EGRP News Flash - September 24, 2009

New ARRA Funding Opportunity for Building Sustainable Community-linked Infrastructure to Enable Health Science Research

The National Institutes of Health (NIH) has established a new program entitled Building Sustainable Community-Linked Infrastructure to Enable Health Science Research, hereafter called the "Community Infrastructure" grants program. This NIH Funding Opportunity Announcement (FOA), supported by funds provided to the NIH under the American Recovery & Reinvestment Act of 2009, solicits applications from domestic (United States) institutions/organizations proposing to support the development, expansion, or reconfiguration of infrastructures needed to facilitate collaboration between academic health centers (AHC) and community-based organizations for health science research.

In this community research infrastructure program, NIH establishes the role of Community Research Associate (CRA), who will be a community representative and serve as a primary liaison facilitating communication and collaboration between the academic health center and the local community. Applicants must identify at least one CRA and include a biosketch. It must be demonstrated and documented in some manner that the CRA can represent the community's needs and will. The NIH envisions that CRA's will be respected community members such as local health officials, leaders of community-based organizations, or community health care providers, with a successful track record in community-based programs and projects. It is critical that this person be invested with the authority to bring the community's views and opinions into negotiations and discussions with AHC program staff. The CRA will work closely with the PDs/PIs on the conceptualization and implementation of the transformative, sustainable infrastructure apparatus that the local award seeks to establish. The CRA is responsible for and accountable to the community and the collaboration as a whole for the proper conduct of the project or program, including sharing in decisions and appropriate distribution, sharing, and stewardship of resources. The identity and proposed role of the CRA in the project should be described in detail.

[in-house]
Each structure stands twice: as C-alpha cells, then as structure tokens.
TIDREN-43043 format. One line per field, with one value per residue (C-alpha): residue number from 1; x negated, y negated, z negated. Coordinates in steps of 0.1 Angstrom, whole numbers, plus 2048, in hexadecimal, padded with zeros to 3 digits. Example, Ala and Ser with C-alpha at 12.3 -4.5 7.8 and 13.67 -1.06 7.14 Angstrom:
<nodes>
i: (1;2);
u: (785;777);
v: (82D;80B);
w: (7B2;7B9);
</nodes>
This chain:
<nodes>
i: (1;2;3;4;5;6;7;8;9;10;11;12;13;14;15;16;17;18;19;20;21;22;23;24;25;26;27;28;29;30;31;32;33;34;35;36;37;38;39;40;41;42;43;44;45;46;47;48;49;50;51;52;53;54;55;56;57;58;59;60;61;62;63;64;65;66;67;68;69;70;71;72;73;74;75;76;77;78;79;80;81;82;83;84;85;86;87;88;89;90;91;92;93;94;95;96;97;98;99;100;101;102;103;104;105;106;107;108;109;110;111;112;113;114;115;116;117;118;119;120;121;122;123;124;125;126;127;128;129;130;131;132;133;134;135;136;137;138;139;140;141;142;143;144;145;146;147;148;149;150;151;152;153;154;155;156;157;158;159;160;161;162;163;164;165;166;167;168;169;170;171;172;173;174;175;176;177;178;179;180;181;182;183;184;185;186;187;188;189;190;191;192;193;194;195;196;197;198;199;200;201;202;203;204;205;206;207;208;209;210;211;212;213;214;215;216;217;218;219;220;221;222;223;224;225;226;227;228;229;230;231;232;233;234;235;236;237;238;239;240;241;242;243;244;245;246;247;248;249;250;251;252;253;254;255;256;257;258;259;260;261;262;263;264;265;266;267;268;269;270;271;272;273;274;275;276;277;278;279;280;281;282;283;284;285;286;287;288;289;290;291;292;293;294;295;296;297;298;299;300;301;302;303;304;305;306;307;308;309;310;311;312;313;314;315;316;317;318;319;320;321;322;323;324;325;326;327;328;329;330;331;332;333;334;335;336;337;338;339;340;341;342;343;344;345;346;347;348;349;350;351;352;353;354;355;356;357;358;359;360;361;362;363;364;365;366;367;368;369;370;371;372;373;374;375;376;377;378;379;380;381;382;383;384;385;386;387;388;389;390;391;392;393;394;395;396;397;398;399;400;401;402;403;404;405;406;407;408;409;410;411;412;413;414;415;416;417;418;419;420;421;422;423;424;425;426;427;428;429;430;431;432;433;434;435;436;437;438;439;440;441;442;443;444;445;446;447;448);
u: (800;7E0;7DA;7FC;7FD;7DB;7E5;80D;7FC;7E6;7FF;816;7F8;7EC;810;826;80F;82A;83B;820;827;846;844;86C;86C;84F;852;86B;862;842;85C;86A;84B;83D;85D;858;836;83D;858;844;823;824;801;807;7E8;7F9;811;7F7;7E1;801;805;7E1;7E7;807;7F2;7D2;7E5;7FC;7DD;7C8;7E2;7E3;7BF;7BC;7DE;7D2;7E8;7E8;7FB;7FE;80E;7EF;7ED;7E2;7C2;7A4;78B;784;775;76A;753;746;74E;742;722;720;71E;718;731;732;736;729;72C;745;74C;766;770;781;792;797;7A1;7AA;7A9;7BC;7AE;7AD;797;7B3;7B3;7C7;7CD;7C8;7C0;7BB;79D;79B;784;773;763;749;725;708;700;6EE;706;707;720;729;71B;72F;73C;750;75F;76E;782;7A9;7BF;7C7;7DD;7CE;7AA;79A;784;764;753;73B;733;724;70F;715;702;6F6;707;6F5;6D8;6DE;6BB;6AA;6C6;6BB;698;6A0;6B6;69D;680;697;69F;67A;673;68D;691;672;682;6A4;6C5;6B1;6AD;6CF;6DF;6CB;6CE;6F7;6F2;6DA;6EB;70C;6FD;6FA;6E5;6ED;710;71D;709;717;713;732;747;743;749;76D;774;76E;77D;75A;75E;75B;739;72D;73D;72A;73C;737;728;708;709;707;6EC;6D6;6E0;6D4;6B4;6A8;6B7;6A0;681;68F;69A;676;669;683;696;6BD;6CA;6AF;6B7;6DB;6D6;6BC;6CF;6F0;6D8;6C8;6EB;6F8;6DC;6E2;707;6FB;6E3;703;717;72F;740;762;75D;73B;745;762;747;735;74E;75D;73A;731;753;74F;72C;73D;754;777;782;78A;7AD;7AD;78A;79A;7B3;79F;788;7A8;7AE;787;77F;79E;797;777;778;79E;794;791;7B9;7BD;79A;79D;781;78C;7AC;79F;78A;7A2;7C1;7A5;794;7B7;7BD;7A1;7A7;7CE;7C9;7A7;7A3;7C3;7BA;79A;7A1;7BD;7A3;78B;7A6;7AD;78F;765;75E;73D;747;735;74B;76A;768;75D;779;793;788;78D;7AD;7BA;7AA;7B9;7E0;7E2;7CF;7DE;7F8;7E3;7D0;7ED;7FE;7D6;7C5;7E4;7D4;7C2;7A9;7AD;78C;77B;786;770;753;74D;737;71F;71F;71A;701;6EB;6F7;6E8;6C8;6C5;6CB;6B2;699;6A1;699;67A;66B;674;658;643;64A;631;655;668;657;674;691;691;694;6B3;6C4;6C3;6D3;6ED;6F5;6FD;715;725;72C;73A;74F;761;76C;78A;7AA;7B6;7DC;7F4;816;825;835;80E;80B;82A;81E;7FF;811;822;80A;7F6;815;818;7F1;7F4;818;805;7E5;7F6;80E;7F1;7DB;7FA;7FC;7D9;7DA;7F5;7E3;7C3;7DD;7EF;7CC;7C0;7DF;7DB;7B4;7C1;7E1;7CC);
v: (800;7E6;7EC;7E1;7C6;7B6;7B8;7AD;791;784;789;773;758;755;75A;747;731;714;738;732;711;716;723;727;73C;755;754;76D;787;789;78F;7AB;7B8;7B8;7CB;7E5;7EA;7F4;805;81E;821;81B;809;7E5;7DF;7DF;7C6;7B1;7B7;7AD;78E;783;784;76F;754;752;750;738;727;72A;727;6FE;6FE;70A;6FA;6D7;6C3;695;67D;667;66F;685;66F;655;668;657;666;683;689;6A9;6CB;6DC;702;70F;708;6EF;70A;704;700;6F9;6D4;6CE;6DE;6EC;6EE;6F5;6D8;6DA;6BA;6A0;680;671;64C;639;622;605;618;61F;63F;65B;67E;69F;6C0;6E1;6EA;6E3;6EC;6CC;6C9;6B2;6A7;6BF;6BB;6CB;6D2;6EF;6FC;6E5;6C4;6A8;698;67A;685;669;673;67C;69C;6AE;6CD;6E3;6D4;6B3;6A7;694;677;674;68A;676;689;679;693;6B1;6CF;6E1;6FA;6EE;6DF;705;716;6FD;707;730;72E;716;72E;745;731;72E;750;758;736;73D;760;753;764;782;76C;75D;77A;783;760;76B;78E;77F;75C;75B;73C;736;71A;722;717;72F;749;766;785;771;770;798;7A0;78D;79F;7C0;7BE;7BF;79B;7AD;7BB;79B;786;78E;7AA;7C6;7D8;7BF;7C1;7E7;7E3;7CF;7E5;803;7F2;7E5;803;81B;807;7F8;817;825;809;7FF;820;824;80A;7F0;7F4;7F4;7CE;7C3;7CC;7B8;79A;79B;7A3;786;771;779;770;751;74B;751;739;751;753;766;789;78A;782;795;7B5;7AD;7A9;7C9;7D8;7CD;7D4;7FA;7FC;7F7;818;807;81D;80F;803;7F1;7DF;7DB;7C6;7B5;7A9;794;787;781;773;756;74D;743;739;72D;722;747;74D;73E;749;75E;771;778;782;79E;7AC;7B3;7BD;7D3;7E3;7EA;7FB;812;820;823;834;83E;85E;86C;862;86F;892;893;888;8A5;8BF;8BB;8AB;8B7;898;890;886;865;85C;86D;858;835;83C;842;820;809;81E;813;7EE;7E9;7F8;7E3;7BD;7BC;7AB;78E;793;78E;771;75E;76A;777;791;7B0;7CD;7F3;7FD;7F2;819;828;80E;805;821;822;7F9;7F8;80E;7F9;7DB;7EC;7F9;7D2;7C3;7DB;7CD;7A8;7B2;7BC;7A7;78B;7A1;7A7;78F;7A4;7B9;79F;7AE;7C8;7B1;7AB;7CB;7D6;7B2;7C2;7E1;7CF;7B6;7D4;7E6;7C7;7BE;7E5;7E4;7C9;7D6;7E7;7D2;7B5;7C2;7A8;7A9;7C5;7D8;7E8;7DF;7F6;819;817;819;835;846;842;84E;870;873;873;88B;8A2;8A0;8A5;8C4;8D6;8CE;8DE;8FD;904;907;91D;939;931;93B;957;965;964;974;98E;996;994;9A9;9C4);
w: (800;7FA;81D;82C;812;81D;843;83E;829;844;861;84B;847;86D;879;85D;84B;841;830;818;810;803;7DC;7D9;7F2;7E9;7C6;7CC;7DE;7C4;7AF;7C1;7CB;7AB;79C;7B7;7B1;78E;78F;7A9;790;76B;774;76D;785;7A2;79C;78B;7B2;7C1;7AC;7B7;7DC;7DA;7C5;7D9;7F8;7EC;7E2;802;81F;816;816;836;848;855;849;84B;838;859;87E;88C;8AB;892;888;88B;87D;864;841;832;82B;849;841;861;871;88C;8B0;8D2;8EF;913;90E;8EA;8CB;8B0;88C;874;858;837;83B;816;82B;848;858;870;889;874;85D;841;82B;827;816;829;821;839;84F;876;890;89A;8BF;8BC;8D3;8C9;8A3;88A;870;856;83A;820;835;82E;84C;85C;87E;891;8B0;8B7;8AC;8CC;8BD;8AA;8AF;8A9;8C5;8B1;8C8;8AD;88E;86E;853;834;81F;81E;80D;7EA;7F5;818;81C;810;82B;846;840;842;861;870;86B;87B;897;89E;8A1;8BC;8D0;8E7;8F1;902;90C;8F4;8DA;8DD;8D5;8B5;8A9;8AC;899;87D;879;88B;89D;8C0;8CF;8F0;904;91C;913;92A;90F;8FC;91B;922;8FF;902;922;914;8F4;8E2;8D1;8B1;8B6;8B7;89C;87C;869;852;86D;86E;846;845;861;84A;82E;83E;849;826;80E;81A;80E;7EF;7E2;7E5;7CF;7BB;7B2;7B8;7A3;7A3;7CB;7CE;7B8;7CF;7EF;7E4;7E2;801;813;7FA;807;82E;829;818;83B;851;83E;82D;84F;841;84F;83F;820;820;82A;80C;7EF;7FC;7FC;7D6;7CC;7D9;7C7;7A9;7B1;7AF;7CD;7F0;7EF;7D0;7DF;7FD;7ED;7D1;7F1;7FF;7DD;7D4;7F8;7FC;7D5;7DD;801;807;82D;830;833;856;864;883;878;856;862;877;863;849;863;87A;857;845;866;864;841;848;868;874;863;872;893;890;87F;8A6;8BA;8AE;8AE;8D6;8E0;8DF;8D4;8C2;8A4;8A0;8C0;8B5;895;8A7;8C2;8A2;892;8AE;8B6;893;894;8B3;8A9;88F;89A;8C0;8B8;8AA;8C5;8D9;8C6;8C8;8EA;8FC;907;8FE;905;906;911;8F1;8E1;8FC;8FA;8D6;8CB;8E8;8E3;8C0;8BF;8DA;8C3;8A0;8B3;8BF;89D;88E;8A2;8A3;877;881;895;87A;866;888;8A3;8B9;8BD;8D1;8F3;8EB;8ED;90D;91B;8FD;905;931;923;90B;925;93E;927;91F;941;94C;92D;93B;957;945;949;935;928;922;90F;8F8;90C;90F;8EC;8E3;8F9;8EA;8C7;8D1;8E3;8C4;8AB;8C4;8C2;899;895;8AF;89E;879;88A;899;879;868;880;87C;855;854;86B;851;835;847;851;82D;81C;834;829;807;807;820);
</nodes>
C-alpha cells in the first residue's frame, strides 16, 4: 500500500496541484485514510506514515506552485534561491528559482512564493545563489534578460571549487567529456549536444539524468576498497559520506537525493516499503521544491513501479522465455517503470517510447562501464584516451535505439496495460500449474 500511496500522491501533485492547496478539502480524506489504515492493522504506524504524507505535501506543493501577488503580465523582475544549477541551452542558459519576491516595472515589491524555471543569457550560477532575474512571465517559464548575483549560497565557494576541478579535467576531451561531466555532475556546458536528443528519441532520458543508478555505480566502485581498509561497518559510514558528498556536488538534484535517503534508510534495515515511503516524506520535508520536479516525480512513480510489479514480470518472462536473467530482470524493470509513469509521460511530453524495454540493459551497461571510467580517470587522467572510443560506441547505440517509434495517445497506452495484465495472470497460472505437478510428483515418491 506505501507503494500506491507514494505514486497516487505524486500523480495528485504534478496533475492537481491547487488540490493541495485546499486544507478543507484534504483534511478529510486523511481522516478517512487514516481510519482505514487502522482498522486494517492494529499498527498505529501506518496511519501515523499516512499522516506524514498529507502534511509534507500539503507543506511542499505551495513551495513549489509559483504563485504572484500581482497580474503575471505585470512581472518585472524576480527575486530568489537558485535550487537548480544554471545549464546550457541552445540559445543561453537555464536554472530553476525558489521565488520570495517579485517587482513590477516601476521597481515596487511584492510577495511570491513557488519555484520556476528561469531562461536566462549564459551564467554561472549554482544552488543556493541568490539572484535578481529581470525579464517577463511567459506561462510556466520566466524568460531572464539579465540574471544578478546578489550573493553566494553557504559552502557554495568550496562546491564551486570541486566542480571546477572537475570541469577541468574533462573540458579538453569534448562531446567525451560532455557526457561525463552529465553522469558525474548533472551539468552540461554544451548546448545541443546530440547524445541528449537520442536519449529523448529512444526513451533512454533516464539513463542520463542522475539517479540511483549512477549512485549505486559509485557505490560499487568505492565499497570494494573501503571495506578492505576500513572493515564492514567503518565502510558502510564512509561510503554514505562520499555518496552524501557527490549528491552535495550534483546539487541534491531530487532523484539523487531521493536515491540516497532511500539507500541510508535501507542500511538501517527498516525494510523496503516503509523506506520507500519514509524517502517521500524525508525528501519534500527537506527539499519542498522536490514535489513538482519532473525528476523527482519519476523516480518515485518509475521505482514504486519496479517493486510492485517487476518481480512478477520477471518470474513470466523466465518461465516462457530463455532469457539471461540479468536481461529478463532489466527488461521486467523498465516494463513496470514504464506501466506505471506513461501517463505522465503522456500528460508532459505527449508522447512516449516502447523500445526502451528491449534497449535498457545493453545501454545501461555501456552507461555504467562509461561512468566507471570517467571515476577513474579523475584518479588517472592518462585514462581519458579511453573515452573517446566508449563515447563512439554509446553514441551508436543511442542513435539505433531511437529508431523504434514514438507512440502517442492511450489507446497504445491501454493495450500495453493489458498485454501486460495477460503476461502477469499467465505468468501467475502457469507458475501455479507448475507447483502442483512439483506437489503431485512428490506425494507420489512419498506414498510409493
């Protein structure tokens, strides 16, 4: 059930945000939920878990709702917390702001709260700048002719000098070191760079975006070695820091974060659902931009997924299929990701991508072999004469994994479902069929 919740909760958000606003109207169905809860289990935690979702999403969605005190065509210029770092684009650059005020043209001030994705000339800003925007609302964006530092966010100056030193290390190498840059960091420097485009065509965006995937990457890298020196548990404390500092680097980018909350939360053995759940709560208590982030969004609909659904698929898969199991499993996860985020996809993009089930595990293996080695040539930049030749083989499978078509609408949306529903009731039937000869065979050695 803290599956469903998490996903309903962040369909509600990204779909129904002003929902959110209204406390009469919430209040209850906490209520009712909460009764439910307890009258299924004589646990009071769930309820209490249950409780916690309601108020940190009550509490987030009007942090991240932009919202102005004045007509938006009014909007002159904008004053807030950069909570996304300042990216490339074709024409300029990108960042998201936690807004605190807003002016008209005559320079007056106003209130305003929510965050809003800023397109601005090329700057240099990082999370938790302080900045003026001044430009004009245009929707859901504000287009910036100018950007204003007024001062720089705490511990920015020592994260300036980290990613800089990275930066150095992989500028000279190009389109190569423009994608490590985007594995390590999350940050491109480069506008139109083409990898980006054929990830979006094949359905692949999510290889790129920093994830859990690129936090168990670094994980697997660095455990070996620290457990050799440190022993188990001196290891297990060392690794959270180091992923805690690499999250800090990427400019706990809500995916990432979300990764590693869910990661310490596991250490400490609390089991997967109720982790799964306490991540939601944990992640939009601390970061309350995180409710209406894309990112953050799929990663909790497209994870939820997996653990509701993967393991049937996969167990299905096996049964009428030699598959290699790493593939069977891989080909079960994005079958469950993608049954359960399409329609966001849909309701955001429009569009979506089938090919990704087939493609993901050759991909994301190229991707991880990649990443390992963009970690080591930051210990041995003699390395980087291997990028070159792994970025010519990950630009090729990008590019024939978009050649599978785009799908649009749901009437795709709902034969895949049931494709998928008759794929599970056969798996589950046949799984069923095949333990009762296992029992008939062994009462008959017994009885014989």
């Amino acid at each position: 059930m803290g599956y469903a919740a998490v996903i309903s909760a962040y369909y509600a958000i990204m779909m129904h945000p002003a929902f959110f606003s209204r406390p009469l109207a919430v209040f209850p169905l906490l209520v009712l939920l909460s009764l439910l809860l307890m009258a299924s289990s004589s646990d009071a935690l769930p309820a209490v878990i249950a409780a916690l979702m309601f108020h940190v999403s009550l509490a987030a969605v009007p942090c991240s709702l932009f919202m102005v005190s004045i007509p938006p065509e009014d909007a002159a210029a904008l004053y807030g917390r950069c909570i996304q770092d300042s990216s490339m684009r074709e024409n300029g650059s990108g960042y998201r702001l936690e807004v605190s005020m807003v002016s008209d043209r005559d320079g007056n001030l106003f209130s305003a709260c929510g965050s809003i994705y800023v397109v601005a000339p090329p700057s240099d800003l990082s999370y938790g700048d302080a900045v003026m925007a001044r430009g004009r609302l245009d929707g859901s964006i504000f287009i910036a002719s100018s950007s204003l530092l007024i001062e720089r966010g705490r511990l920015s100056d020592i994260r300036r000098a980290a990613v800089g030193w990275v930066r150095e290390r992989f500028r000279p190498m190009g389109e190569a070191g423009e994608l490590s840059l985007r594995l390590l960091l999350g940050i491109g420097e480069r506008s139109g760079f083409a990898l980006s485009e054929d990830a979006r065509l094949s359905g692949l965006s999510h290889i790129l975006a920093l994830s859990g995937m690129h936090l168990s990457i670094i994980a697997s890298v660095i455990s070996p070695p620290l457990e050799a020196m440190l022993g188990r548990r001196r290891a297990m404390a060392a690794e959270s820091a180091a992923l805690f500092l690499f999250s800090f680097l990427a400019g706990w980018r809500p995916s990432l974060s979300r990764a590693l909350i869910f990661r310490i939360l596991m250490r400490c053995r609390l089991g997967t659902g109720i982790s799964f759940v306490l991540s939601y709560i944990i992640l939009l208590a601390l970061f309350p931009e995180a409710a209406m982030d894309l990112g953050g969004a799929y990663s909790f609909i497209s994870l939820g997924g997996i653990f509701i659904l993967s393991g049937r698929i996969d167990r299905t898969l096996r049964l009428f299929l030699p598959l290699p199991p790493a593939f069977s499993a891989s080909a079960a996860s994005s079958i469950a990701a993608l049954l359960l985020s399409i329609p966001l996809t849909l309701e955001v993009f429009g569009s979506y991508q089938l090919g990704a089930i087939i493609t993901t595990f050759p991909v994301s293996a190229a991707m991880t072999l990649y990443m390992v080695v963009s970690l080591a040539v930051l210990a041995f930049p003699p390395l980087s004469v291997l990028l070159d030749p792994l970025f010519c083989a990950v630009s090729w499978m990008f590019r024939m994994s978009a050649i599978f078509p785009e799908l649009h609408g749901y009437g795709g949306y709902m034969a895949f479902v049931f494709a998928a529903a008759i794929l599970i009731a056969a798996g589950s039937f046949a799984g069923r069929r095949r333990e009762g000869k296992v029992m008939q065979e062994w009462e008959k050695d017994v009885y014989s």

Illustrative examples of potential community-linked infrastructure projects include, but are not limited to:

  • Collaborations that develop community organizations' infrastructure for developing tools and skills for building research portfolios.
  • Collaborations that establish or expand community-based infrastructure (i.e. core facilities, equipment, personnel) for collaborative clinical and translational research addressing health disparities in medically underserved areas, including health promotion, disease prevention research and dissemination.
  • Collaborations that develop or expand telehealth networks linking academic health centers and health care providers in rural and other medically underserved areas by leveraging existing telehealth and related programs to increase community capacity for clinical and translational research.

To ensure efficient use of Recovery Act funds as well as maximize the likelihood of sustainability beyond the funding period, projects should build upon existing infrastructure and resources wherever feasible. The sustainability potential of projects may also be demonstrated through existing partnerships with local philanthropic organizations, foundations, or local and state governments. Organizational infrastructure may include, but need not be limited to, existing collaborative structures such as the National Network of Libraries of Medicine, Clinical and Translational Science Awards, Research Centers in Minority Institutions, and Institutional Development Awards interuniversity consortia including shared library and information technology infrastructures, and existing academic/community outreach collaboratives such as the Cooperative Extension Service, among others.

Letters of Intent are due November 12, and applications are due by December 11, 2009. NIH has designated up to $30 million in Fiscal Years 2009 - 2010 to fund 30 or more grants, contingent upon the submission of a sufficient number of scientifically meritorious applications. Because the nature and scope of the proposed projects will vary amongst applications, it is anticipated that the size of each award will vary. However, applicants' budget proposals are limited to a maximum of $1 million in total costs over the entire project period. The planned duration of the proposed projects issued under this FOA may not exceed three years. Grants will be awarded upfront and in full as a single budget period.

NCI Contact: Shobha Srinivasan, Ph.D., Division of Cancer Control and Population Sciences; e-mail:

  • Access the NIH Guide for Grants and Contracts for details: RFA-OD-09-010External Web Site Policy.

Return to Top